What's new in Apache Spark 3.4.0 - Spark Connect

Versions: Apache Spark 3.4.0

Spark Connect is probably the most expected feature in Apache Spark 3.4.0. It was announced in the Data+AI Summit 2022 keynotes and has a lot of coverage in social media right now. I'll try to add my small contribution to this by showing some implementation details.

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But as usual, it's good to start with the why. Martin Grund, who is leading the project and defined its initial design, gives some reasons in the SPARK-39375:

To be honest with you, the most exciting point from the list for me is the Developer experience. It's great to run the job from your local machine, eventually with some extra debugging information without needing to install any 3rd party plugins or to configure the IDE specifically for that. In one of his recent presentations, Martin gave a pretty convincing example of how simple Spark Connect can be:

Behind this simplicity is hidden some complexity. Thankfully, you, as an end-user, won't see it that much!

Architecture - high-level

In a high-level view, Spark Connect is a client-server architecture with the gRPC-based communication:

It looks simple, doesn't it? If you want to use Spark Connect, this picture should be enough. But if you want to know more, let's zoom at the schema and see some nitty-gritty details:

Low-level details

I must admit, the schema is complex but I couldn't remove any other steps to give the sense of the Spark Connect implementation visually. Hopefully, with the following details, you'll be able to understand the under-the-hood part a bit better!

To start, when you create a Spark Connect SparkSession, you call the SparkSession.builder.remote("...") method. Internally it resolves into a SparkSession located in the pyspark.sql.connect module. This Spark Connect-dedicated session shares the API contract with the SparkSession but provides a slightly different implementation. Instead of communicating with the Spark physical nodes directly, it does it via gRPC calls.

In our example, when we call the collect() method, in fact we do a gRPC call of execute plan type. At this point it's worth mentioning that the plan is logical and local, i.e. it has nothing to do with the Catalyst plan. It's a part of the request with the Protobuf-based payload and the Spark Connect server knows how to handle it.

The handling step happens after the initial request interception in the SparkConnectService#executePlan endpoint. After that, the handlePlan() method invokes this processAsArrowBatch function:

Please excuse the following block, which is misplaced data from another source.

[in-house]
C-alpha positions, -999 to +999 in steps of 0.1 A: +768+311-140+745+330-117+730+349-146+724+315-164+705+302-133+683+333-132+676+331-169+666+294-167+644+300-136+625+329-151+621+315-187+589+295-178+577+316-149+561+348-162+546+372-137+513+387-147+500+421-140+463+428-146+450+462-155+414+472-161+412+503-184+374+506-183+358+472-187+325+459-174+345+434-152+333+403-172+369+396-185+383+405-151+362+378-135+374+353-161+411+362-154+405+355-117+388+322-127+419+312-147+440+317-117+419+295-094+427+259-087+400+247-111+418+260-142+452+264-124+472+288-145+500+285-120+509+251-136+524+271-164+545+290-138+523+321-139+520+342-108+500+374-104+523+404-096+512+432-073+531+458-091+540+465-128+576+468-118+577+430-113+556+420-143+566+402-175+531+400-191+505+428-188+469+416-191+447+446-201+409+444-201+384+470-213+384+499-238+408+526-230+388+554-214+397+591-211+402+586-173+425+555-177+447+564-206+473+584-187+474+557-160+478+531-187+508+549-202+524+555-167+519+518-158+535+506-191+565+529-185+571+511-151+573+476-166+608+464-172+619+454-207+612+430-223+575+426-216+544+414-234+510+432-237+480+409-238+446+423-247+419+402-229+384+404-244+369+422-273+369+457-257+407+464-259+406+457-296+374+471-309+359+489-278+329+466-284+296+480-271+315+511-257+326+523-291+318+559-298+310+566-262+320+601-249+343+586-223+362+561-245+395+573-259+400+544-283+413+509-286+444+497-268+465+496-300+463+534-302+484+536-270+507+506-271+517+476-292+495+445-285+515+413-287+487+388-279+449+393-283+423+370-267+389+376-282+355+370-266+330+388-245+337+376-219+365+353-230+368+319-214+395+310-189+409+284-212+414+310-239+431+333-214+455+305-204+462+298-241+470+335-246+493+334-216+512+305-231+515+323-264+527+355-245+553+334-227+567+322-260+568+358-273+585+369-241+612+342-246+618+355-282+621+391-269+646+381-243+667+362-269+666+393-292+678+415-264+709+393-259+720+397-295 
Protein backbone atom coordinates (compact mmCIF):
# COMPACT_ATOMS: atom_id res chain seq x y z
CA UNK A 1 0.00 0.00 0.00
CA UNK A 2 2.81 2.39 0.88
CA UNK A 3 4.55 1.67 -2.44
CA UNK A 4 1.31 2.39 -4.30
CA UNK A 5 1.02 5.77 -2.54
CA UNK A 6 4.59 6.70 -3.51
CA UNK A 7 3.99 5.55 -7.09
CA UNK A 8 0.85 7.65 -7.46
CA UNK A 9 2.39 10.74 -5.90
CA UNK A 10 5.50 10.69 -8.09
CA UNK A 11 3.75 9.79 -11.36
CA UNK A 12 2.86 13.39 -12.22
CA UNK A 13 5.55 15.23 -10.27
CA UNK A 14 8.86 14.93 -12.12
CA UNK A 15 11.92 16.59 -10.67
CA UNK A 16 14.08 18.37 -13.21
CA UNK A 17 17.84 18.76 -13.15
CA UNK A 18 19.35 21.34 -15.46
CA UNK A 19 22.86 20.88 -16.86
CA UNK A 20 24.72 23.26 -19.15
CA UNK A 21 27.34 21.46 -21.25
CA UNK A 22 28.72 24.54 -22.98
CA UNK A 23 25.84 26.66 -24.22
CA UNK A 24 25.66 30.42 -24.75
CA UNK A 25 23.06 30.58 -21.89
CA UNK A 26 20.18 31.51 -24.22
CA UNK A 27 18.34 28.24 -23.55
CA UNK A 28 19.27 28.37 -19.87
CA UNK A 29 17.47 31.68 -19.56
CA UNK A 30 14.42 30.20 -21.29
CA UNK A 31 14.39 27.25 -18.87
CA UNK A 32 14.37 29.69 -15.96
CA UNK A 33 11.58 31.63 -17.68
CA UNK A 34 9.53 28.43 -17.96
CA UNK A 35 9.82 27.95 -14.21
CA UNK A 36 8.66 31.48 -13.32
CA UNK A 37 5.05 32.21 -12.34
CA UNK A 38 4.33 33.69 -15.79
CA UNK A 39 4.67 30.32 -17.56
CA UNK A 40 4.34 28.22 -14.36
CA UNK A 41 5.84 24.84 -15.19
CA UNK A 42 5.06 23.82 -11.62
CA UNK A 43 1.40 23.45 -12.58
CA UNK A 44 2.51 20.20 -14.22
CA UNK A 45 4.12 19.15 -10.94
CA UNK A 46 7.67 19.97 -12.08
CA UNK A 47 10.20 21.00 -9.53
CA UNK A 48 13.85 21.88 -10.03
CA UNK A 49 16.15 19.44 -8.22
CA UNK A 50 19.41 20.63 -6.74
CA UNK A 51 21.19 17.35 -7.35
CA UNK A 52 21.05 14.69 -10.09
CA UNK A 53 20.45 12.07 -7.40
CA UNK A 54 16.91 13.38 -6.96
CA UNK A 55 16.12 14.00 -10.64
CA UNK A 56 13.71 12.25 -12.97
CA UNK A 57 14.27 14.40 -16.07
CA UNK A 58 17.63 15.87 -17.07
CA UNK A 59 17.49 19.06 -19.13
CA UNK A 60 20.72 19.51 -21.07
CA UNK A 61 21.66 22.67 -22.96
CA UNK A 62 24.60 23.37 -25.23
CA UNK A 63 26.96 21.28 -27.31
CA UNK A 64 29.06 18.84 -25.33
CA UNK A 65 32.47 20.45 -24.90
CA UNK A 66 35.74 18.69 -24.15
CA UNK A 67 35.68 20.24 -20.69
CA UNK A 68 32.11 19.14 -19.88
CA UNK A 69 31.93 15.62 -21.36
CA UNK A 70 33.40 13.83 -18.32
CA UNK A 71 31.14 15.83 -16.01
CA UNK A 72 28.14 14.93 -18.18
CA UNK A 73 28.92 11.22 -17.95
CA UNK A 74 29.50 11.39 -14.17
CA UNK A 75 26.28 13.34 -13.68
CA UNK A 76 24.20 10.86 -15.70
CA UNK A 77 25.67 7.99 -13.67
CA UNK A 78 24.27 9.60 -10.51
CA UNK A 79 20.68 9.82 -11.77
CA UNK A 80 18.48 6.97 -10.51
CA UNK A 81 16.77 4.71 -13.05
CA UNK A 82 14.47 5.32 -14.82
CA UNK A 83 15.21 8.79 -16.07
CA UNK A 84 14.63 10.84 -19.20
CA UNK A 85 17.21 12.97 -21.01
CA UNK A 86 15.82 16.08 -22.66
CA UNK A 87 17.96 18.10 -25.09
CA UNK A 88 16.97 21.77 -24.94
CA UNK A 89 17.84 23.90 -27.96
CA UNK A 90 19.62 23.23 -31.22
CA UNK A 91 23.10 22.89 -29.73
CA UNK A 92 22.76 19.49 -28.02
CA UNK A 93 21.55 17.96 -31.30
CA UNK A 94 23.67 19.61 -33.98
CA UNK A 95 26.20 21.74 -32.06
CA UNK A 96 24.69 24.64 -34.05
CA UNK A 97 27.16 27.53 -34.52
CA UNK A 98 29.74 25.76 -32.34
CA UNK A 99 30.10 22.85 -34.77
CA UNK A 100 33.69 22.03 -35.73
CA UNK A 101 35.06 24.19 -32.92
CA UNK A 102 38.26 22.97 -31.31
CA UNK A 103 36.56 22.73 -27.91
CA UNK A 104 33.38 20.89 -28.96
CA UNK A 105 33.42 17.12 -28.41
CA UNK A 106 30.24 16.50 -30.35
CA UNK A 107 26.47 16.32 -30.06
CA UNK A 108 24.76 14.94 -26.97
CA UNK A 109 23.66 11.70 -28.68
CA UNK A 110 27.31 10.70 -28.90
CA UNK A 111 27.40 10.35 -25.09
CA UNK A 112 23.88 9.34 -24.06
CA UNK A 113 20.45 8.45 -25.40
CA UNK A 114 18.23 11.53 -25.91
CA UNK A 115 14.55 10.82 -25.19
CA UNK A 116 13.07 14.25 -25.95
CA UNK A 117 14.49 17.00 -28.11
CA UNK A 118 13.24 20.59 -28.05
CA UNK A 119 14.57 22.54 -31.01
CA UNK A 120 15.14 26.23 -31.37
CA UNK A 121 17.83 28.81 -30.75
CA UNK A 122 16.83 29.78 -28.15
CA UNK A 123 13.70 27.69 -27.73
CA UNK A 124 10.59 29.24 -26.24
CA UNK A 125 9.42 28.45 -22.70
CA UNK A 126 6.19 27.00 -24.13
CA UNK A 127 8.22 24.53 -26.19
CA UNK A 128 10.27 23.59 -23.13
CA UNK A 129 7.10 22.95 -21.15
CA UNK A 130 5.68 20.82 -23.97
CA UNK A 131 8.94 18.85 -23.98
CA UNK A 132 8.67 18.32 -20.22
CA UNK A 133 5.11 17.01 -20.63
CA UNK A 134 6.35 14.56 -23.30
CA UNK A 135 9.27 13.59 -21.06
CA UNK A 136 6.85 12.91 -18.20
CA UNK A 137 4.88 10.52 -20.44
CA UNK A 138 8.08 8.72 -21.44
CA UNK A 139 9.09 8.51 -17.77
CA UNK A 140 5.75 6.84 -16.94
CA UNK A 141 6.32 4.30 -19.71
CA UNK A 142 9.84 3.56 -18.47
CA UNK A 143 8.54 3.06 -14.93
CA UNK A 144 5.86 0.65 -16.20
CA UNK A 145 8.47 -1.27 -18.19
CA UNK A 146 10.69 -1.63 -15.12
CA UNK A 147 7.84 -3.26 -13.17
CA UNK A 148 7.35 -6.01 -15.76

sessionId: String,
  	dataframe: DataFrame,
  	responseObserver: StreamObserver[ExecutePlanResponse]): Unit = {
	val spark = dataframe.sparkSession
// ...
	SQLExecution.withNewExecutionId(dataframe.queryExecution, Some("collectArrow")) {
  	val rows = dataframe.queryExecution.executedPlan.execute()
  	val numPartitions = rows.getNumPartitions
  	var numSent = 0

  	if (numPartitions > 0) {
    	type Batch = (Array[Byte], Long)

    	val batches = rows.mapPartitionsInternal(
        	.rowToArrowConverter(schema, maxRecordsPerBatch, maxBatchSize, timeZoneId))

// ...
      	partition.foreach { case (bytes, count) =>
        	val response = proto.ExecutePlanResponse.newBuilder().setSessionId(sessionId)
        	val batch = proto.ExecutePlanResponse.ArrowBatch
        	numSent += 1

      	currentPartitionId += 1

As you can read from the snippet, there is another - this time the physical - SparkSession that after converting the Spark Connect logical plan into the physical representation, works directly on the data and returns it in batches, to the client.


On top of all of that, Spark Connect is extensible. You can implement your own extensions for Relations, Commands, and Expressions as a part of the Spark Server Libraries. All you have to do in that case is to:

  1. Define a plugin. It must implement one of these interfaces: CommandPlugin, ExpressionPlugin, or RelationPlugin. The plugin converts the Protobuf logical plan received from the client into its Catalyst equivalent.
  2. Register the command, expression, and relation plugins in, respectively, spark.connect.extensions.command.classes, spark.connect.extensions.expression.classes, and spark.connect.extensions.relation.classes configuration entries. So registered classes will be loaded by SparkConnectPluginRegistry and transformed during the Protobuf-to-Catalyst plan conversion stage, e.g. below for the relations:
      private def transformRelationPlugin(extension: ProtoAny): LogicalPlan = {
      	// Lazily traverse the collection.
      	// Apply the transformation.
      	.map(p => p.transform(extension, this))
      	// Find the first non-empty transformation or throw.
      	.getOrElse(throw InvalidPlanInput("No handler found for extension"))
  3. Define the client part. It should be able to encode the Protobuf message used to describe the plugin on the server side.

Summary from Martin's presentation quoted previously:

To complete the picture, another contribution from Martin's talk that shows the greatness of the Protobuf-based implementation of Spark Connect:

You can use it [plugin] on the client side in any language you want. And that's another key piece. If you build your server library, you can use it from Rust, from Go, from anywhere, as long as you know how to encode your Protobuf message in there.

That's all for Spark Connect in the Apache Spark 3.4.0 context but it's only the beginning for the Apache Spark history. Recent activity in the subdirectory on Github shows the Spark Connect may become a regular position in my "What's new in Apache Spark" series!